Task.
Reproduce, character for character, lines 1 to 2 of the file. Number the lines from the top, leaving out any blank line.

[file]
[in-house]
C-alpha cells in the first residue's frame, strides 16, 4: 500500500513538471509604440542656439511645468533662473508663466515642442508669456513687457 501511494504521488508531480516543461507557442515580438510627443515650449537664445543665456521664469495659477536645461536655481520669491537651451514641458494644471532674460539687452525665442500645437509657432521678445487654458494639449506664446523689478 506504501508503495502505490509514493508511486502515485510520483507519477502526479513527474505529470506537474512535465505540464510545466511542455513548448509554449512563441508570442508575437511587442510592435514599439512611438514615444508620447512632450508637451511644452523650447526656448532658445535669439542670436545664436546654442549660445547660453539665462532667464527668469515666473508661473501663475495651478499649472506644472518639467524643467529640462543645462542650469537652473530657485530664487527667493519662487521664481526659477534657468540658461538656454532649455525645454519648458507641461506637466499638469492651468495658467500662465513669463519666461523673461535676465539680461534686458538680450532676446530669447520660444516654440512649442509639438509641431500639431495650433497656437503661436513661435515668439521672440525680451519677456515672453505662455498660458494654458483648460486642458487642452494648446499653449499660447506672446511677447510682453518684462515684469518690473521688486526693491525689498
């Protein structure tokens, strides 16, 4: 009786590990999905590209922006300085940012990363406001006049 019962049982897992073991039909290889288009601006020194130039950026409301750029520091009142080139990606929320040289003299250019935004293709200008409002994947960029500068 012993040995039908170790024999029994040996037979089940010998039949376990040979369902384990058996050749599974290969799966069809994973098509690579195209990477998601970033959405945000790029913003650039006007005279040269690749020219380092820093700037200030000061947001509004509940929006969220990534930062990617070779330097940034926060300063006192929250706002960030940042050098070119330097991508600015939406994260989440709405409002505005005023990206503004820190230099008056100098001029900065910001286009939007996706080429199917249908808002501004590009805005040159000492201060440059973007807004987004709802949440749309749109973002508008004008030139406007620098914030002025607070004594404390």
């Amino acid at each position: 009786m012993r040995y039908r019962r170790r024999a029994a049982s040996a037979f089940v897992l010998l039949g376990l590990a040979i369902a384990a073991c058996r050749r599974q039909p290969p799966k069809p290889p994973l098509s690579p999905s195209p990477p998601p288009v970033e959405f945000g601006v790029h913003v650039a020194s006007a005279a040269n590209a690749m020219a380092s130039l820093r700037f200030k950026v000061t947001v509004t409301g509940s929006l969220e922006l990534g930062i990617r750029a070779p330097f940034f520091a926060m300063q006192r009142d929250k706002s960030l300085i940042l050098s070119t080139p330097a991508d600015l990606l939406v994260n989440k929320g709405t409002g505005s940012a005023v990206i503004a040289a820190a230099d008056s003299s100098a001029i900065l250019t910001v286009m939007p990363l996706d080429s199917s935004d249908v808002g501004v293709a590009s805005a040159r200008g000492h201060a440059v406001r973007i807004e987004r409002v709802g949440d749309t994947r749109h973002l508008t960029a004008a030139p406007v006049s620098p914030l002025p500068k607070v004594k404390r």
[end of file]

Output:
[in-house]
C-alpha cells in the first residue's frame, strides 16, 4: 500500500513538471509604440542656439511645468533662473508663466515642442508669456513687457 501511494504521488508531480516543461507557442515580438510627443515650449537664445543665456521664469495659477536645461536655481520669491537651451514641458494644471532674460539687452525665442500645437509657432521678445487654458494639449506664446523689478 506504501508503495502505490509514493508511486502515485510520483507519477502526479513527474505529470506537474512535465505540464510545466511542455513548448509554449512563441508570442508575437511587442510592435514599439512611438514615444508620447512632450508637451511644452523650447526656448532658445535669439542670436545664436546654442549660445547660453539665462532667464527668469515666473508661473501663475495651478499649472506644472518639467524643467529640462543645462542650469537652473530657485530664487527667493519662487521664481526659477534657468540658461538656454532649455525645454519648458507641461506637466499638469492651468495658467500662465513669463519666461523673461535676465539680461534686458538680450532676446530669447520660444516654440512649442509639438509641431500639431495650433497656437503661436513661435515668439521672440525680451519677456515672453505662455498660458494654458483648460486642458487642452494648446499653449499660447506672446511677447510682453518684462515684469518690473521688486526693491525689498